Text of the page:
This might seem like a small improvement but it is a significant time saving feature for customers who use SAS controllers. Certain SAS controllers can be shared between hosts, meaning that the disks show up as non-local to the ESXi host even though only one host might be using the disk or disks. In version 5.5, various claim rules had to be run on the ESXi hosts to make the disks local. In 6.0, this can now be achieved via the UI by simply marking the disk as local.

Another time-consuming operations activity is when a flash device is presented as a RAID-0 rather than a pass-thru. In many cases, with a RAIS-0 volume on the SSD, it is not seen as a flash device. Once again claim rules had to be run on the ESXi host to mark it as a flash device in version 5.5. Again, in 6.0, devices can be marked as flash via the UI. These are both excellent operational improvements for VSAN deployments.

Supportability improvement – VSAN deployed over L3 networks

In the networking space, version 6.0 will support being deployed on a layer 3 network. In version 5.5, this was not supported, and all nodes needed to be on the same layer 2 network. Customers can now deploy VSAN 6.0 using nodes that reside on different network segments.

Supportability improvement – external storage enclosure

Virtual SAN 6.0 introduces external storage enclosure support. This means that disk enclosures can now be attached to a host participating in a VSAN cluster, and those disks can in turn be consumed by VSAN for the VSAN datastore. This removes the requirement to have internal server disks, which basically opens the doors for blade server support, should customers wish to use them. This was an issue in 5.5, since blade servers typically had a small number of disk slots, meaning scalability was an issue.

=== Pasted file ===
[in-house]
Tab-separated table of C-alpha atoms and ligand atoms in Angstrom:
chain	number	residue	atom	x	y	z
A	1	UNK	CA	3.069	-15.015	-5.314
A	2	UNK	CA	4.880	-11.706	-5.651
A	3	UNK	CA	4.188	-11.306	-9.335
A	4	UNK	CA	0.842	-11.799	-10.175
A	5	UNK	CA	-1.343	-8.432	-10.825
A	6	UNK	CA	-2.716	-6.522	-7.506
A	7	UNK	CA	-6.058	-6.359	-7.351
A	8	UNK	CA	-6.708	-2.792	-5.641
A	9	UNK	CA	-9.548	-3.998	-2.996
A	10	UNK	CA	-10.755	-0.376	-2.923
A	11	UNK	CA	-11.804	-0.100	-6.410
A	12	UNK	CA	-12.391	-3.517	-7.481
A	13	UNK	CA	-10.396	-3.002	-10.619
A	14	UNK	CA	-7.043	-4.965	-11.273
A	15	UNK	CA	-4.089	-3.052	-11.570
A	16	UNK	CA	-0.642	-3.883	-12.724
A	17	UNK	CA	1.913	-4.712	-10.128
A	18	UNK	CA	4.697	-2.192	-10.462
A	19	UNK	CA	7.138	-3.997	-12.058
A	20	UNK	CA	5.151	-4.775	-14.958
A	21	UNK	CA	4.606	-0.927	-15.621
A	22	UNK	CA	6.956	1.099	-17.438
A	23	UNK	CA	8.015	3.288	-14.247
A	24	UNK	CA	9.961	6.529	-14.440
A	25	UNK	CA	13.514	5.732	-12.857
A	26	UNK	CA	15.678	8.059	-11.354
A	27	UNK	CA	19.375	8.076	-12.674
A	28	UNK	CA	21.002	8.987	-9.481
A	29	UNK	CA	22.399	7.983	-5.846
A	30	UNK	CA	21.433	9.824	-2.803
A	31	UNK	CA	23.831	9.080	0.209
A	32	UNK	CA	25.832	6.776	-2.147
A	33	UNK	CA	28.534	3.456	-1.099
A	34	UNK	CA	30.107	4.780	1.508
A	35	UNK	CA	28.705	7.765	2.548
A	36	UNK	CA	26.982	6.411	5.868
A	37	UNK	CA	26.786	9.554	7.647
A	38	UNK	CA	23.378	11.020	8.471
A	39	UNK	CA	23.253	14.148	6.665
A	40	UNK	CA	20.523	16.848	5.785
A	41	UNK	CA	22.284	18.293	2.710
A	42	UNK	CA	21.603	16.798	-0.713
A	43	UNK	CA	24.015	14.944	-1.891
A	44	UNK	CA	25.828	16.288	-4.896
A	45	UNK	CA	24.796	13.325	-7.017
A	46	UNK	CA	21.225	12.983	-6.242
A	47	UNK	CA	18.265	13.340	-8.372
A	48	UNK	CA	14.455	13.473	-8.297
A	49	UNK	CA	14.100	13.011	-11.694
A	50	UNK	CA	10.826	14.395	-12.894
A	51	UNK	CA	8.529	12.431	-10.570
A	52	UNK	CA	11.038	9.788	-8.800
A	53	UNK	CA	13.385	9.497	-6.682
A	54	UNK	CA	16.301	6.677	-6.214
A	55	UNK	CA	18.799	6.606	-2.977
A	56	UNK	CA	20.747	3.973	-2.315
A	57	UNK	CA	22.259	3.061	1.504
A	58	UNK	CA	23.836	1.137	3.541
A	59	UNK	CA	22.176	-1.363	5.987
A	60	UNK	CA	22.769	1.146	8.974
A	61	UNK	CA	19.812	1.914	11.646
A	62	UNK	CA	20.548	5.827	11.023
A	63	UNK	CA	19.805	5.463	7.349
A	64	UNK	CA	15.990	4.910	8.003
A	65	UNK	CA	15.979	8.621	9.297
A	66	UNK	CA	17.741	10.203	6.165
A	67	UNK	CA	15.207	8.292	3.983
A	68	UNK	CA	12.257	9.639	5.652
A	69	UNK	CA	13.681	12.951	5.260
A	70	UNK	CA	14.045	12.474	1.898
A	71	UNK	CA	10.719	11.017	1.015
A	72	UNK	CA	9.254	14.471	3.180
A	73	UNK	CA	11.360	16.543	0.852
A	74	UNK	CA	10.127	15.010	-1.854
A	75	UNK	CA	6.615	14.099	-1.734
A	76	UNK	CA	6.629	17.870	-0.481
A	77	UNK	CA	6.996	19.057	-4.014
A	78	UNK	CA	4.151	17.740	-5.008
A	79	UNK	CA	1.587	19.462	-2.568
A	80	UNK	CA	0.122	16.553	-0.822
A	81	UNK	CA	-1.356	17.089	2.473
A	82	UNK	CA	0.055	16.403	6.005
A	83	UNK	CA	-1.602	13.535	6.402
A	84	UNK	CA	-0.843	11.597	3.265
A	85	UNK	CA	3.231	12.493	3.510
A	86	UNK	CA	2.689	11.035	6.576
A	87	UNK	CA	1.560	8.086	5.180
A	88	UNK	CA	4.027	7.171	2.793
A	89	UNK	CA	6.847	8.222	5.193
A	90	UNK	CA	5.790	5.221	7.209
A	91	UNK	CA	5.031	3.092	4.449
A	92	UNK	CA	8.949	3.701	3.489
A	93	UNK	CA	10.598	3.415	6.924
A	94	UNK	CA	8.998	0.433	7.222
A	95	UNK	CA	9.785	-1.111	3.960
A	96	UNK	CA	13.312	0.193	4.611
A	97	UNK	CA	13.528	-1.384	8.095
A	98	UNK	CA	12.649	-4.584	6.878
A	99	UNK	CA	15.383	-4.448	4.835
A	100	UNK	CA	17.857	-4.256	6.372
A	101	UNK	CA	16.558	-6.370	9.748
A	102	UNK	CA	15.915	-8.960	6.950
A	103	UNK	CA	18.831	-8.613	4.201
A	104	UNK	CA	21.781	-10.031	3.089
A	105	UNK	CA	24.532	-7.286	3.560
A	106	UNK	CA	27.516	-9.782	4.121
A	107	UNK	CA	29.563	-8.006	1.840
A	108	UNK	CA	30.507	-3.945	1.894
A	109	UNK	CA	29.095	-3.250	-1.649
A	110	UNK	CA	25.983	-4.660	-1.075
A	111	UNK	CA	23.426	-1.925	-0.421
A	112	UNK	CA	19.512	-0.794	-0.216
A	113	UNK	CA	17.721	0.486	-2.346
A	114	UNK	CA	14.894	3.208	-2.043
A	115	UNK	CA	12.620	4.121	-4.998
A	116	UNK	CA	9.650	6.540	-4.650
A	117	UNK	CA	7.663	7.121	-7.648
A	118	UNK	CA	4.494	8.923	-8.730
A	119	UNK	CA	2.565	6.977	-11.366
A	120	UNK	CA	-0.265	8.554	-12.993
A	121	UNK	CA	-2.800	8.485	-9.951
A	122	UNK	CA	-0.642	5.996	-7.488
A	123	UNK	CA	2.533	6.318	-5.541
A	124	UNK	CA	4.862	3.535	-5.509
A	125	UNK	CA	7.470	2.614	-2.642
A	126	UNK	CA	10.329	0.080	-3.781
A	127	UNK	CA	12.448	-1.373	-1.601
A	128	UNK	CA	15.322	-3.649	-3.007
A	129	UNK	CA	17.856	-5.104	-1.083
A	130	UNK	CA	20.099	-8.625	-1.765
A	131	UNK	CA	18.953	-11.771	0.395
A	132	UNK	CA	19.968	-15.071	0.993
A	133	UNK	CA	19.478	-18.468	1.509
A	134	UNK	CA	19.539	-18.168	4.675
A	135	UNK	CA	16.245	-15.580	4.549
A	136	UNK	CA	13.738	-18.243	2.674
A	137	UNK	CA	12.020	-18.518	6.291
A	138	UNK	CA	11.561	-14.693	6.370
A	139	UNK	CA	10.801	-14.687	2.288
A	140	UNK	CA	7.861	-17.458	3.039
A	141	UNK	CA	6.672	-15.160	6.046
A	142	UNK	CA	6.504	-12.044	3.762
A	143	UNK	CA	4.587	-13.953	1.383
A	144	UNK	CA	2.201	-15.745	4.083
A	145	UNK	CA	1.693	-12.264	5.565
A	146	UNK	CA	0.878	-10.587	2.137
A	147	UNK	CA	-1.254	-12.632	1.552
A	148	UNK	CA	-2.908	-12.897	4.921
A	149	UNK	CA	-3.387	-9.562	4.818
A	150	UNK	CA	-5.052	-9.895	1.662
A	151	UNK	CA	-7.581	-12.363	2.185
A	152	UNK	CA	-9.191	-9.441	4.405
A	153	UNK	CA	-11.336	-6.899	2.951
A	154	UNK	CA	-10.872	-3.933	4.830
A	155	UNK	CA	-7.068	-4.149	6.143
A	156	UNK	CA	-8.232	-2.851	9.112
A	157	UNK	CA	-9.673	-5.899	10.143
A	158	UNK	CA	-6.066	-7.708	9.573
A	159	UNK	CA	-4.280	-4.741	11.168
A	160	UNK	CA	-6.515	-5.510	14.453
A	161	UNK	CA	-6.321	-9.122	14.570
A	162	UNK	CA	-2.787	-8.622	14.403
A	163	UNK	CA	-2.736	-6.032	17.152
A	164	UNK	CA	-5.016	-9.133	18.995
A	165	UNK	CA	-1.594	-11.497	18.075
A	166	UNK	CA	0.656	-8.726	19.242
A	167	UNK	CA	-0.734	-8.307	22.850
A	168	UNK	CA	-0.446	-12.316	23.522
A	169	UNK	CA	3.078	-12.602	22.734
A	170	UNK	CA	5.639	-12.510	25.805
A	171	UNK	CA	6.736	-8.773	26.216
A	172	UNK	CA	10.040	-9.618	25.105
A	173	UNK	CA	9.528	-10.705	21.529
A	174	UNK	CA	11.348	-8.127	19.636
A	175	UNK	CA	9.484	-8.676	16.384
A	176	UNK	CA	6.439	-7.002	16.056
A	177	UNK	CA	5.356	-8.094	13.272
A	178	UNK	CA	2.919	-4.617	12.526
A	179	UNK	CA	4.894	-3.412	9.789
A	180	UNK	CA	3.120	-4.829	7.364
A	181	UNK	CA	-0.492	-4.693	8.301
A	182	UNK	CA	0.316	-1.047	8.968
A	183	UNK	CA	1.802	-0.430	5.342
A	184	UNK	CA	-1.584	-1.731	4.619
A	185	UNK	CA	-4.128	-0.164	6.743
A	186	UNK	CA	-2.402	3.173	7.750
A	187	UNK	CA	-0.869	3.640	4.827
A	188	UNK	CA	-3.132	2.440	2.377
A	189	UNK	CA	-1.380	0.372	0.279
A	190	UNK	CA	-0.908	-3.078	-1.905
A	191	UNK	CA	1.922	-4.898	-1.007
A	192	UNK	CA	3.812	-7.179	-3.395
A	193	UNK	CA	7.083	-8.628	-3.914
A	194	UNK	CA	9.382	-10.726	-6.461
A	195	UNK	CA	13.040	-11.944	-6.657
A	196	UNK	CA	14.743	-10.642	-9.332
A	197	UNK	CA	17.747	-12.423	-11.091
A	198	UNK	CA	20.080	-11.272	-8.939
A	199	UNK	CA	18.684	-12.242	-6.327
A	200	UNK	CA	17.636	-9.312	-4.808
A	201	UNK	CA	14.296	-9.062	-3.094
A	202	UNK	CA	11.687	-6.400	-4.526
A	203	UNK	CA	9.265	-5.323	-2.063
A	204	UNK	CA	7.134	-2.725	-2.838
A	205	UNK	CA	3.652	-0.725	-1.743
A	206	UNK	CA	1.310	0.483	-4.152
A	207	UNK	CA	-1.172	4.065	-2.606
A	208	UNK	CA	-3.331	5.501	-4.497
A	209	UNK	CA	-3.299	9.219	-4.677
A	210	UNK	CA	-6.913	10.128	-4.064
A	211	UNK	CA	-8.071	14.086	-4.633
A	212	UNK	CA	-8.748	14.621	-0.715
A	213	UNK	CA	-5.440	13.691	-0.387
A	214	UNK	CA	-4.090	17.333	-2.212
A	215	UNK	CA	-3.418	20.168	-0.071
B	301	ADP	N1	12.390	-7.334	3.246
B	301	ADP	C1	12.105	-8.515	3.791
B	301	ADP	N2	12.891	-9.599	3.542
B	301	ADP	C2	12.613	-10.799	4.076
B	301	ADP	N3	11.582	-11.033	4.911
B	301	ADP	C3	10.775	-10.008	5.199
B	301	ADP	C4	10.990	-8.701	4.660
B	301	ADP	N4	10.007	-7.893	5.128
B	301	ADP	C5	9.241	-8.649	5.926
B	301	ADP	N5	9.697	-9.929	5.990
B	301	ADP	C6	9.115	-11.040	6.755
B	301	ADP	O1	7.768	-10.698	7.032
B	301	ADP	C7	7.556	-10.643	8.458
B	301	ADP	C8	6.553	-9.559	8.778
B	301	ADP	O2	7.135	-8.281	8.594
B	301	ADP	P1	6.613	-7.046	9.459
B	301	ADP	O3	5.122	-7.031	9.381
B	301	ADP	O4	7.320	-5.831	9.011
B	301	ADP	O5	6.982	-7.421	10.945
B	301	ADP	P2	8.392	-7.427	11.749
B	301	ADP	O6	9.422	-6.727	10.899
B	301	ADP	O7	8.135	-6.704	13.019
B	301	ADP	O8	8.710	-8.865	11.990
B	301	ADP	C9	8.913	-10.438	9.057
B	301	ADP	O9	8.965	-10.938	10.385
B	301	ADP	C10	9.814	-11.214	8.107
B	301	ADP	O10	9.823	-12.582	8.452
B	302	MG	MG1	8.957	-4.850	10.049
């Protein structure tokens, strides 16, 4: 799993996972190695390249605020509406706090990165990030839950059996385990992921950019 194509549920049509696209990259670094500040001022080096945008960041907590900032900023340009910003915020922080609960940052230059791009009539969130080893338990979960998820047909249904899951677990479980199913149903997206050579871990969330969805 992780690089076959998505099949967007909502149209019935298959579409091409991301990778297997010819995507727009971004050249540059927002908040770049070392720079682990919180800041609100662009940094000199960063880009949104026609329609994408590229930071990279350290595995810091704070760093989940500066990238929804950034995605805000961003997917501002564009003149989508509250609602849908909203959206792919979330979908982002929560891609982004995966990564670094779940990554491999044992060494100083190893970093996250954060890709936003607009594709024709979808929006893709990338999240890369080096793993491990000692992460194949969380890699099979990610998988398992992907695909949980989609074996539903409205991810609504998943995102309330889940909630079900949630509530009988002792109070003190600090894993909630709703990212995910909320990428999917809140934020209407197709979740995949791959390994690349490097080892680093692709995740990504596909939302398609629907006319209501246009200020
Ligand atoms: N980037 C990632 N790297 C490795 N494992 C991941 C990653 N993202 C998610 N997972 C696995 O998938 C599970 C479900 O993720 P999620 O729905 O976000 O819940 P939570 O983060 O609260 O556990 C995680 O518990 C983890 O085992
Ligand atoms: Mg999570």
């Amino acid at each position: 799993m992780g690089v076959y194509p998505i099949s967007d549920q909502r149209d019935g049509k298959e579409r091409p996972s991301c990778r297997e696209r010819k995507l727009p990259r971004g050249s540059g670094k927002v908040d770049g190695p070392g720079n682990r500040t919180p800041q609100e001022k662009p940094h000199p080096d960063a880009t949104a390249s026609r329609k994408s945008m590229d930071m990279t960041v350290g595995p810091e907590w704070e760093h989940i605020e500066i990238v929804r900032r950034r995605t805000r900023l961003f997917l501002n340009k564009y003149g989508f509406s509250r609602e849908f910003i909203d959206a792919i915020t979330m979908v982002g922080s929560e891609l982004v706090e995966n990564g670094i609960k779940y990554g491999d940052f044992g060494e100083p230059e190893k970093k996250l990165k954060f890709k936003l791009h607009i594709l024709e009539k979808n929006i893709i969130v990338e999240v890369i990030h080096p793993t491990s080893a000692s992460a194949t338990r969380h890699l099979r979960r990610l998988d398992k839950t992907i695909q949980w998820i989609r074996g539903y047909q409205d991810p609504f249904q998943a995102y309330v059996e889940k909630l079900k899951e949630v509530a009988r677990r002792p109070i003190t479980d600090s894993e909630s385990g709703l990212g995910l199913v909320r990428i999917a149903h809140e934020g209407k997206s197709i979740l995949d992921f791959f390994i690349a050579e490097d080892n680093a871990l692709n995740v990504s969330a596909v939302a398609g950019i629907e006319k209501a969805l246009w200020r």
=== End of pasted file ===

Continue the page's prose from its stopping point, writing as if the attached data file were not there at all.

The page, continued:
This is an exceptional set of improvements. While 2014 saw over 1,000 paying VSAN customers, I suspect 2015 will be an even better year for VSAN considering the new enhancements.

16 comments
  1. Will this be a free upgrade for existing users? Will there be an additional charge to use the all flash feature?

  2. Nice the all flash configuration. But is it also possible for using both storage configs inside the same vsan cluster? Just like a silver storage policy (flash+magnetic) and a gold storage policy with only flash. So if you need some extra horse power you only need to change the storage policy?

  3. Will VSAN support differentiation between read intensive and write intensive SSDs in order to optimize and define where writes should go to and where reads should come from?

    • Yes – the caching layer will have high endurance, high performance SSDs. The capacity layer will use SSDs that are not as high spec’ed, and these will be marked as “capacity” layer devices so that VSAN knows which are which.

  4. Hi,

    The design guide states “the maximum number of disks per host is 35 (7 disks per disk group, 5 disk groups per host).”

    The newly released vSphere 6.0 configuration maximums guide describes VSAN maximums as:

    Virtual SAN Disk Groups per host = 5
    Magnetic disks per disk group 7
    SSD disks per disk group = 35
    Spinning Disks in all disk groups per host = 35

    This implies that the maximum disks per disk group is 8 (1 SSD, 7 Magnetic), and up to 40 disks per host.

    Which one is correct?

    Thanks,
    Nick

    • 7 “capacity tier” disks per disk group, 5 disk groups per host, giving 35 total “capacity tier” disks. Each diskgroup also contains a single “cache tier” flash device.